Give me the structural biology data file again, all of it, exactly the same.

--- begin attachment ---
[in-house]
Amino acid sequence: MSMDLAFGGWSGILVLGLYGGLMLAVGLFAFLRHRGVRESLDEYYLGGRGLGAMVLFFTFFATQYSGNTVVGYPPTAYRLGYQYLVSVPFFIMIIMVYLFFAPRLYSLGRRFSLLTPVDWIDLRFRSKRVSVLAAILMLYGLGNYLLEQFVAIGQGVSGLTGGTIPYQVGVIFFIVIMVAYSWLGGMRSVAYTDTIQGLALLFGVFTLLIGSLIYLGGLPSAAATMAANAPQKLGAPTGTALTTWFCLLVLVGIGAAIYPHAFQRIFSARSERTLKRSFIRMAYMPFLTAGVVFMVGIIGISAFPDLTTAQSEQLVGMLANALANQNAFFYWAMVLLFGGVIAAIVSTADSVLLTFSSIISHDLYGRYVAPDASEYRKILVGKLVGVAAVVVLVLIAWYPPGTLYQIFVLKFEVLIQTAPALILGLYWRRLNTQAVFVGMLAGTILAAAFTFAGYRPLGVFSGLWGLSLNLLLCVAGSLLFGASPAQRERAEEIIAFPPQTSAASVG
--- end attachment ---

[in-house]
Amino acid sequence: MSMDLAFGGWSGILVLGLYGGLMLAVGLFAFLRHRGVRESLDEYYLGGRGLGAMVLFFTFFATQYSGNTVVGYPPTAYRLGYQYLVSVPFFIMIIMVYLFFAPRLYSLGRRFSLLTPVDWIDLRFRSKRVSVLAAILMLYGLGNYLLEQFVAIGQGVSGLTGGTIPYQVGVIFFIVIMVAYSWLGGMRSVAYTDTIQGLALLFGVFTLLIGSLIYLGGLPSAAATMAANAPQKLGAPTGTALTTWFCLLVLVGIGAAIYPHAFQRIFSARSERTLKRSFIRMAYMPFLTAGVVFMVGIIGISAFPDLTTAQSEQLVGMLANALANQNAFFYWAMVLLFGGVIAAIVSTADSVLLTFSSIISHDLYGRYVAPDASEYRKILVGKLVGVAAVVVLVLIAWYPPGTLYQIFVLKFEVLIQTAPALILGLYWRRLNTQAVFVGMLAGTILAAAFTFAGYRPLGVFSGLWGLSLNLLLCVAGSLLFGASPAQRERAEEIIAFPPQTSAASVG